I don't understand how to purchase a home in foreclosure. Specifically, 15 St #3, San Francisco CA 94114 is up for sale, but the sale price

Asked by Canadian, Duboce Triangle, San Francisco, CA Thu Jan 28, 2010

cannot be $20k... so what is the sale price exactly? Why is the amount that the bank owns the only amount that is shown? I hardly care what the bank owns, I simply care what the cost is.... so why is that not published?

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Tomas Janik’s answer
Tomas Janik, , 94127
Sat Feb 6, 2010
The price of 20K provided by Realty Trac, IS NOT misleading, it is transfer value price for the Bank. that means the price of last record in the history of property.

The real price of the property is higher, of course, however you can negotiate and submit a reasonable offer to the bank.

I am surprised that so many realtors dont know that.

I did subsribed to realty trac as a realtor, and it is a great source of REOs, and Foreclosures. So you can definitely find a bargain, but need to be financialy ready and have your funds together.

In FORECLOSURE you are dealing with the bank, basically you submit an offer (reasonable) and bank either accept or deny your offer.

We specialize in foreclosures, short sales, and REOs, please feel free to contact me.
I would be happy to answer any of your questions.

Good Luck & Happy new year!
0 votes
Lance King, Agent, San Francisco, CA
Fri Jan 29, 2010

As Don suggested, most likely this is information provided by Realty Trac or similar company, who is notorious for providing misleading information. No property in San Francisco is going to sell for that amount. Usually what Realty Trac does is give you incomplete information so you will subscribe to their service. And as Jeff suggested, most likely this is the outdstanding amount due on the loan.

Find an agent/broker to help you with this.


Lance King
DRE# 01384435
0 votes
Jeff Woo, Other Pro, San Francisco, CA
Fri Jan 29, 2010
The address you provide is not complete, so I can't tell if you are viewing a listing or a notice of sale (foreclosure). If it's the former, contact the listing agent or get an agent yourself.

If it is the later, that amount is probably only the amount owed on the loan. The notice will state the date and place for the auction. The lender will no doubt bid the entire amount owed to it in what is known as a "full credit bid", and you are free to bid over that amount.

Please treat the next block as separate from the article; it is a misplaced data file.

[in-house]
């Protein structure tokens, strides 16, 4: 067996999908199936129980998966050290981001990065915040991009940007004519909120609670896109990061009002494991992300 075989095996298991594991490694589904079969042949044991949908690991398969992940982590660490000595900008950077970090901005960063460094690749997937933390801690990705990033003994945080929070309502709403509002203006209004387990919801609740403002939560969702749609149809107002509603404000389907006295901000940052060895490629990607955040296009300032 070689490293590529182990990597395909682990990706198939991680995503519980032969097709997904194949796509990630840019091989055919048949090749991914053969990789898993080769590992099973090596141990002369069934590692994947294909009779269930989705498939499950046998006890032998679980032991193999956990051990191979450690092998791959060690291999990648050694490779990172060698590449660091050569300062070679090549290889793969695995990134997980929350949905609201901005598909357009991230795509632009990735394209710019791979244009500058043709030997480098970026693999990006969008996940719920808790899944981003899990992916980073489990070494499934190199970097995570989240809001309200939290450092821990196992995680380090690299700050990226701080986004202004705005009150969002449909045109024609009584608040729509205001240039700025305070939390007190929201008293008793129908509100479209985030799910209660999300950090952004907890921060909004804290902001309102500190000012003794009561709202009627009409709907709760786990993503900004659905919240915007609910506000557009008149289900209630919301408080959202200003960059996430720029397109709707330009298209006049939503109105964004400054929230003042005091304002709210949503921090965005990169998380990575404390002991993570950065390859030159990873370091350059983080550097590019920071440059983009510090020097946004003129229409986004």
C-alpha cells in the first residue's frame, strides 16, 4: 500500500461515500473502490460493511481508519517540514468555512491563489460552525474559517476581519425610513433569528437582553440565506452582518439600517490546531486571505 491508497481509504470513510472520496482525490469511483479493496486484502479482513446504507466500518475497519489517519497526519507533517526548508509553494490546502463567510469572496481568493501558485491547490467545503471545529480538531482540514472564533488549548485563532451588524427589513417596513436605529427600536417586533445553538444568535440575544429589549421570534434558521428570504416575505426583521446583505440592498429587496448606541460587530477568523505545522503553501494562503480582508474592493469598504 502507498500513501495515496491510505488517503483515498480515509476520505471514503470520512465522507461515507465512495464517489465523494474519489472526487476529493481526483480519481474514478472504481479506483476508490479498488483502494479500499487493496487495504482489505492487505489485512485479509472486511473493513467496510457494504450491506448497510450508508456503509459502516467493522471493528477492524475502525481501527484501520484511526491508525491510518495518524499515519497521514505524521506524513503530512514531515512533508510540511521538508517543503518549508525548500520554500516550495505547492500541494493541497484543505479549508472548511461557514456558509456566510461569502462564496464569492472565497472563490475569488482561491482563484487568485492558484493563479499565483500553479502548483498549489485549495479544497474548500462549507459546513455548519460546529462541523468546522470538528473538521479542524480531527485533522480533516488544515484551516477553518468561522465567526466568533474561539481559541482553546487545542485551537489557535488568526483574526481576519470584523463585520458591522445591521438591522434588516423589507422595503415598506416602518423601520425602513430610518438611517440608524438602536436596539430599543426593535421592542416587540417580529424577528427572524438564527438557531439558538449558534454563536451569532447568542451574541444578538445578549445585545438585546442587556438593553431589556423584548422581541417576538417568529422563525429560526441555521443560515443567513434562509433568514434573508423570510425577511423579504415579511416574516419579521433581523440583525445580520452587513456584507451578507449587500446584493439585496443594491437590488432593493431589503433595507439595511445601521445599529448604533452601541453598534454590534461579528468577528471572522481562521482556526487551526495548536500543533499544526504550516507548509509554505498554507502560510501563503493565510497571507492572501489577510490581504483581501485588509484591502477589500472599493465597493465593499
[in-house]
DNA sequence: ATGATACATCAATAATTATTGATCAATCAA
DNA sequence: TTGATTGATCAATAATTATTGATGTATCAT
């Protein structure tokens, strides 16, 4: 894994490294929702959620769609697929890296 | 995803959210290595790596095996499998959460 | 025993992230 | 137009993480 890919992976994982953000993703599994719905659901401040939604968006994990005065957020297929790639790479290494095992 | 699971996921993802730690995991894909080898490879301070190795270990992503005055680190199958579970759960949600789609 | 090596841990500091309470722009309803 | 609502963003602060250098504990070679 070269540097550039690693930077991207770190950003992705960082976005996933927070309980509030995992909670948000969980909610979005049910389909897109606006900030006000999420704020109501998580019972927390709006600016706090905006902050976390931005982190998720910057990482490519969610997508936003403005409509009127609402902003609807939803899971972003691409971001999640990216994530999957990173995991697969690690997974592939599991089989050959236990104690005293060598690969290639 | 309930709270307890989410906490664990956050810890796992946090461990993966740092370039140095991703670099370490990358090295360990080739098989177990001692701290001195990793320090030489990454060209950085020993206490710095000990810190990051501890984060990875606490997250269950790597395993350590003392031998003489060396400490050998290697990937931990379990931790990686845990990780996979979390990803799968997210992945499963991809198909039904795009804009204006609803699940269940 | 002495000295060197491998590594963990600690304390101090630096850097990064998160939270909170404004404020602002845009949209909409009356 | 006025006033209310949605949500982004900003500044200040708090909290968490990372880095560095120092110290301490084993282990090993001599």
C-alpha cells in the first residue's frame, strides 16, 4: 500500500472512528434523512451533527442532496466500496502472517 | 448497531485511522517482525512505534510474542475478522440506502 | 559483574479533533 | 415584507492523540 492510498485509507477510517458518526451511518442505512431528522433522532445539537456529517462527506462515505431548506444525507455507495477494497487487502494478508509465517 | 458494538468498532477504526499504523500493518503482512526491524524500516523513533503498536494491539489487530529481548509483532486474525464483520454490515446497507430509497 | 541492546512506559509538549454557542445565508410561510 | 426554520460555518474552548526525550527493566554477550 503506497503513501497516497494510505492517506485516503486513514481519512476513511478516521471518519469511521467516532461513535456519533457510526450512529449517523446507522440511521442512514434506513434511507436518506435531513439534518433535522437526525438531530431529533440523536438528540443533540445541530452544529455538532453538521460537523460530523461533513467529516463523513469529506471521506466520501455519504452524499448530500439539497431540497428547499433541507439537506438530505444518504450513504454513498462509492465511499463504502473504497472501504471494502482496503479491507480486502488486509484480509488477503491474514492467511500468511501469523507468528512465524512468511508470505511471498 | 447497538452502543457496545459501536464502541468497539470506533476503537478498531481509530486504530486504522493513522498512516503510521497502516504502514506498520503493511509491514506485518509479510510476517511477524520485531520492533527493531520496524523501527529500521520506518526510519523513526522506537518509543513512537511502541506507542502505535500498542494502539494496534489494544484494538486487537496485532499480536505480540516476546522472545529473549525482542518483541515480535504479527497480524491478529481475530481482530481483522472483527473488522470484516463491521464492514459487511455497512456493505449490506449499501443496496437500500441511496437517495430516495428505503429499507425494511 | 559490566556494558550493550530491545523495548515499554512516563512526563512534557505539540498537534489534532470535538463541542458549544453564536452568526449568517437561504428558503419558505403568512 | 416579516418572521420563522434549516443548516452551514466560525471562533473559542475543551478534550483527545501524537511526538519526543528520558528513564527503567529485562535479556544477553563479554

Given the small amount, it is likely that this is a foreclosure on a second or third deed of trust. That means that there are loans with superior liens on the property. If anyone buys the property at the foreclosure auction, they take it subject to the existing superior liens. That may or may still be a bargain. You have to find out the amount of the superior liens to make that evaluation.

Of course it should be said that buying property at a foreclosure auction is a very risky proposition. You will not have any disclosures, you will not be able to inspect the property prior to purchase, and you will have to deal with the occupants after purchase.

The reality is there are no $20,000 properties in San Francisco.

Jeff Woo, Esq.
Sedgwick, Detert, Moran & Arnold LLP
Complex Rental Property Group
0 votes
Eric Michael…, , San Diego, CA
Fri Jan 29, 2010

Give me a call today, and I can assist you in giving you the correct price and any other information that may be of help to you. I can also send you a few other foreclosures in the area, or well-price short-sales.

Feel free to call or e-mail anytime.

Have a nice morning,
Eric M. Abrams
California Real Estate Broker
DRE #R01862927
Web Reference:  http://www.ericmabrams.com
0 votes
Bill Eckler, Agent, Venice, FL
Fri Jan 29, 2010

We hear your frustration........

These sources of incorrect or misleading information are creating problems for many, many people.

Our recommendation is to do your property search through the suport of a local real estate professional. This should insure that you will be receiving accurate and reliable information.

Good luck
The Eckler Team
0 votes
Don Tepper, Agent, Burke, VA
Thu Jan 28, 2010
I'm not positive who's supplying the figure of $20,000, though I'd guess it might be RealtyTrac. There have been many, many threads here about the erroneous, misleading, and incorrect data provided by that company.

If the property is even for sale (and lots of so-called foreclosures on RealtyTrac are not for sale), just find any real estate web site serving San Francisco. Virtually all have some sort of form that allows you to search the MLS. You have the address (though it appears you left off the street number above), so that should be sufficient. If you can't find it, it isn't for sale. However, you can ask a Realtor what the status of the property is, even if it's not on the MLS.

Hope that helps.
0 votes
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